Figure 3: Sample results of WSODTL-TBC model (a) Input image, (b) Pre-processed image, (c) Segmented image, and (d) Classified image

Fig. 4 depicts the confusion matrix created by the WSODTL-TBC model on the test data. The figure implied that the WSODTL-TBC model had recognized CXR images proficiently under all epochs. For instance, with 100 epochs, the WSODTL-TBC model has categorized 3479 and 661 samples under the normal and TB classes, respectively. Moreover, with 600 epochs, it has classified 3423 and 605 samples under the the normal and TB classes, correspondingly. Moreover, with 1200 epochs, its approach has individually classified 3486 and 668 samples under the normal and the TB class.


Figure 4: Confusion matrices of WSODTL-TBC approach (a) epoch 100, (b) epoch 200, (c) epoch 300, (d) epoch 400, (e) epoch 500, (f) epoch 600, (g) epoch 700, (h) epoch 800, (i) epoch 900, (j) epoch 1000, (k) epoch 1100, and (l) epoch 1200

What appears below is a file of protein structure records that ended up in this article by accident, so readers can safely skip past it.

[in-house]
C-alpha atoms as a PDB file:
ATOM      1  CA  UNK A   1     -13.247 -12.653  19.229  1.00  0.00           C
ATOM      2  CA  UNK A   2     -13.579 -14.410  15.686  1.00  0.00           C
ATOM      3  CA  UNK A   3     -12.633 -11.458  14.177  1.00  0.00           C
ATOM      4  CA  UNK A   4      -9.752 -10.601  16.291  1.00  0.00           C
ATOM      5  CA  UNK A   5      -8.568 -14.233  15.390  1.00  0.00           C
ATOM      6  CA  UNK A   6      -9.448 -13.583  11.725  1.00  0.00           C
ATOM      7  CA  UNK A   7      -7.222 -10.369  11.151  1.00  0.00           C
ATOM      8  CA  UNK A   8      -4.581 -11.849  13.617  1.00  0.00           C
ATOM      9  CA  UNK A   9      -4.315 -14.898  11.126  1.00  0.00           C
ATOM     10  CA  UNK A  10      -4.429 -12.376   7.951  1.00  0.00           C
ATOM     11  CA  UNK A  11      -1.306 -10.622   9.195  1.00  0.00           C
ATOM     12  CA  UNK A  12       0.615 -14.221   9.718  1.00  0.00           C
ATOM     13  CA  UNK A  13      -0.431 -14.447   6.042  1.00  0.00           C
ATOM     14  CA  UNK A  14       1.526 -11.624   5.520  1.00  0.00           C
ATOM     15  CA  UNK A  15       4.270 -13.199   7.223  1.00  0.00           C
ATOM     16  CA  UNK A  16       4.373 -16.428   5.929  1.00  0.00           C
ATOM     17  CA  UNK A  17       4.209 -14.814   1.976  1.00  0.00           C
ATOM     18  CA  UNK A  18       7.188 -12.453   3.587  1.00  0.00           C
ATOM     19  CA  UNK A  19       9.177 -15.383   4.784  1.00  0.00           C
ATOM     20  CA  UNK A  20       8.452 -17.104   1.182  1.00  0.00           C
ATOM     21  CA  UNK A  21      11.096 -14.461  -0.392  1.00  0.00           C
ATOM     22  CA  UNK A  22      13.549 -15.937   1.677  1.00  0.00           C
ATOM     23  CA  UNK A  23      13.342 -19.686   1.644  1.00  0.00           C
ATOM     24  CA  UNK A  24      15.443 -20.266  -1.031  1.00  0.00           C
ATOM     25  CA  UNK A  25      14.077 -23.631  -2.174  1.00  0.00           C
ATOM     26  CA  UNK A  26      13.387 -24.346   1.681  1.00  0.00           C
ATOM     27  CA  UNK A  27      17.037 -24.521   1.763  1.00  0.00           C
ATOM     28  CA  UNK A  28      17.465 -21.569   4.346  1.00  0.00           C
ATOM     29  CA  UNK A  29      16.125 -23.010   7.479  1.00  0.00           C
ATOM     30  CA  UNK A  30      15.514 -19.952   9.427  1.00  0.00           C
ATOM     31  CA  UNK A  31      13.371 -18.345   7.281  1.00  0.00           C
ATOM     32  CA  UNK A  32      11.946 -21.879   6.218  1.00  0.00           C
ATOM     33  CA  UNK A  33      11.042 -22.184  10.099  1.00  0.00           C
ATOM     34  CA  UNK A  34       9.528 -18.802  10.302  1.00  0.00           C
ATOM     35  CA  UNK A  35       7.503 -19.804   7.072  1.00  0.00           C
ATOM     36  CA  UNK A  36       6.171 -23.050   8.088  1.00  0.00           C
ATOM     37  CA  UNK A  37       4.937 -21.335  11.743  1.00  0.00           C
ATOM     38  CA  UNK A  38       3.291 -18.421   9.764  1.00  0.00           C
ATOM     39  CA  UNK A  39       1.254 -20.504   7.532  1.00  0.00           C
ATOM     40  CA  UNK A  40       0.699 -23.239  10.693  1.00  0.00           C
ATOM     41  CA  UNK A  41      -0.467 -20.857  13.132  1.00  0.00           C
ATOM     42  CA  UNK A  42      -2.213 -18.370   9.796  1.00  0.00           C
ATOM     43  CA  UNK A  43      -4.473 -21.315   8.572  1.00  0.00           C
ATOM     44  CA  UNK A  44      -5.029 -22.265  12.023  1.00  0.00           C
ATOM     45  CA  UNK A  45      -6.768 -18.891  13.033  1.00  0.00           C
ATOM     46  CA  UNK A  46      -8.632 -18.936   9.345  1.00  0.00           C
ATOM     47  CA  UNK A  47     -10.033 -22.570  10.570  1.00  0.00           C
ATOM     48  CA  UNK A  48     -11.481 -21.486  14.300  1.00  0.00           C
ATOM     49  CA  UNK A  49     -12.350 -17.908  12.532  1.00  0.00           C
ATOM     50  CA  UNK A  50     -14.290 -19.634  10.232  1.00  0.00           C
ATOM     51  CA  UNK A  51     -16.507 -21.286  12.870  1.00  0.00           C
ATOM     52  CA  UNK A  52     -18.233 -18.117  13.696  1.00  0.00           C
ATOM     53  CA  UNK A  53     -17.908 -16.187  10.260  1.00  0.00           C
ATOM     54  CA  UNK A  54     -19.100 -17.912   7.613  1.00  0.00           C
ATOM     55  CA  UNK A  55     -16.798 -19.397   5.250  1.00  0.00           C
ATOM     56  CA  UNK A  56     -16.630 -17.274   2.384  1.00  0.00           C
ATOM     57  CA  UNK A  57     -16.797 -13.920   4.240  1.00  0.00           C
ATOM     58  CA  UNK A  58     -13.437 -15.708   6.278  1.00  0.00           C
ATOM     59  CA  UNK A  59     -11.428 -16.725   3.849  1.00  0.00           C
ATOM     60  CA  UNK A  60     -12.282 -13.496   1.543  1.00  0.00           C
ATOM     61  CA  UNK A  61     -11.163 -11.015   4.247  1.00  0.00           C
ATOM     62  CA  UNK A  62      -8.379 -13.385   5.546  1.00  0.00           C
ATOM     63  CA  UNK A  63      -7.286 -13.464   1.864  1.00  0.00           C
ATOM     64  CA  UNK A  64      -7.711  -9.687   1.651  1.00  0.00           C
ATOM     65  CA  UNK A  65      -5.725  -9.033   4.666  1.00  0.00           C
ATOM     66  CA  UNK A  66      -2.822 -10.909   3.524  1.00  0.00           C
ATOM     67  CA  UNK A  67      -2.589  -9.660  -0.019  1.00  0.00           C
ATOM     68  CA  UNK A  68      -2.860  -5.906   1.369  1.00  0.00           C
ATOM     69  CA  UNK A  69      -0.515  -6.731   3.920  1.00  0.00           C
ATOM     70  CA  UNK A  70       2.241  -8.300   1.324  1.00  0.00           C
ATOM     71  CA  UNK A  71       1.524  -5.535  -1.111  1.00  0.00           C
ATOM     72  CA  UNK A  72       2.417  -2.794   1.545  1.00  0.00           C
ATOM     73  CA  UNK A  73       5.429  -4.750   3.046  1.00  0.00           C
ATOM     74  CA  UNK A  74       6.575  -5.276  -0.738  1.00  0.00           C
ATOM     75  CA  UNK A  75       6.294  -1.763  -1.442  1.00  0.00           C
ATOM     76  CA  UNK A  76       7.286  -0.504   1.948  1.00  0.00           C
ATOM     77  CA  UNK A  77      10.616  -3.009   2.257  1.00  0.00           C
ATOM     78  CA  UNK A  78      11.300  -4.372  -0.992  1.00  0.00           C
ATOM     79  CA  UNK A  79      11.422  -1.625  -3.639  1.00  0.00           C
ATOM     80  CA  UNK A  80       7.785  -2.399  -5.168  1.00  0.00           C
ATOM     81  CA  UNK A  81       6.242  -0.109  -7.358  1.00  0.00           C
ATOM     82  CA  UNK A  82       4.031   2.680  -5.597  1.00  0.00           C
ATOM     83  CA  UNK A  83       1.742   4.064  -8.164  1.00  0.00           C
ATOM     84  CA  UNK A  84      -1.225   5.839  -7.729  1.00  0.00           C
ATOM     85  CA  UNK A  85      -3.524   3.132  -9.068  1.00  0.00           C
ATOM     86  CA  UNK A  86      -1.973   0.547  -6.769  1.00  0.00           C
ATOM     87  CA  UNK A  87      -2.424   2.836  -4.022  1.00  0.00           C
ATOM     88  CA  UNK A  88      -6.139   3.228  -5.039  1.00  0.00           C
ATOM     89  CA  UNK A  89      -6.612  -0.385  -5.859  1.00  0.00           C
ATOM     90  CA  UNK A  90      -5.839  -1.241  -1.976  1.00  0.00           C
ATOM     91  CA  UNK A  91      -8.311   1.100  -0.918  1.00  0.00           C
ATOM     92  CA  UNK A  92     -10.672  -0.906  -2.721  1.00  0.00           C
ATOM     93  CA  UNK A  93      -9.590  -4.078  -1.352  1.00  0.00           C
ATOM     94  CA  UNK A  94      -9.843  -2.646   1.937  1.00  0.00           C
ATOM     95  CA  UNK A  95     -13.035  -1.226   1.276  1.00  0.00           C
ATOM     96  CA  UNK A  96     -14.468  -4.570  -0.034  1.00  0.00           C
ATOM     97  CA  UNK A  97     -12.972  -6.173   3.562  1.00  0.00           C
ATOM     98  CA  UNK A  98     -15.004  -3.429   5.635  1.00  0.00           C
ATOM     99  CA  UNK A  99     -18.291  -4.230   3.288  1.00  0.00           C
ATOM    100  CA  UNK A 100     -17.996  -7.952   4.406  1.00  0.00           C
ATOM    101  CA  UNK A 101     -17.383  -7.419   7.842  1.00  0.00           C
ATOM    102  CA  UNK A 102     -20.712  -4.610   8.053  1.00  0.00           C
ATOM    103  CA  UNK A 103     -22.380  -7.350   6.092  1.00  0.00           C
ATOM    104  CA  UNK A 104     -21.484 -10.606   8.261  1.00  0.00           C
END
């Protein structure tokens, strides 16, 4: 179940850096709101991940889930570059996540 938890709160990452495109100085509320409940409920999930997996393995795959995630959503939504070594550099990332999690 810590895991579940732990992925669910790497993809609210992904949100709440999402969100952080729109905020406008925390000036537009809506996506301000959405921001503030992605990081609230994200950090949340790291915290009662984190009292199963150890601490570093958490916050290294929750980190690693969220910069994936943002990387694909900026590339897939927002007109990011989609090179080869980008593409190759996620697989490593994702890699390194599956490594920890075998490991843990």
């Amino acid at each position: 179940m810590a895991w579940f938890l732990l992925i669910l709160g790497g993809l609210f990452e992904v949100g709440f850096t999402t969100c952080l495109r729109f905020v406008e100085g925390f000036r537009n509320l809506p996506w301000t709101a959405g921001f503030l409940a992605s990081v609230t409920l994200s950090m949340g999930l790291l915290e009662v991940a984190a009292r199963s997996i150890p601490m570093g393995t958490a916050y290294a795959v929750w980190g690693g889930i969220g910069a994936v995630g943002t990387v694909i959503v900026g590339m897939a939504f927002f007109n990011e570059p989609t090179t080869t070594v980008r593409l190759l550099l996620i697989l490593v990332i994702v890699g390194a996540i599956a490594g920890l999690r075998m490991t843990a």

Table 2 presents detailed TB classification outcomes of the WSODTL-TBC model under distinct epoch counts. Complementary, Fig. 5 offers a thorough average accuy investigation of the WSODTL-TBC model on the test data implying an improvement in average accuy values under each epoch. For example, with 100 epochs, the WSODTL-TBC approach has given an average accuy of 98.57%. Simultaneously, with 400 epochs, it has offered an average accuy of 98.90%. In addition, with 1000 epochs, it has presented an average accuy of 98.38%.



Figure 5: Average accuy analysis of WSODTL-TBC technique with various epochs

Fig. 6 presents a brief average sensy examination of the WSODTL-TBC methodology on the testing dataset, pointing toward improving average sensy values under each epoch. For example, with 100 epochs, the WSODTL-TBC algorithm has given an average sensy of 96.91%. Meanwhile, with 400 epochs, it has offered average sensy of 97.51%. Besides, with 1000 epochs, it has presented average sensy of 96.17%.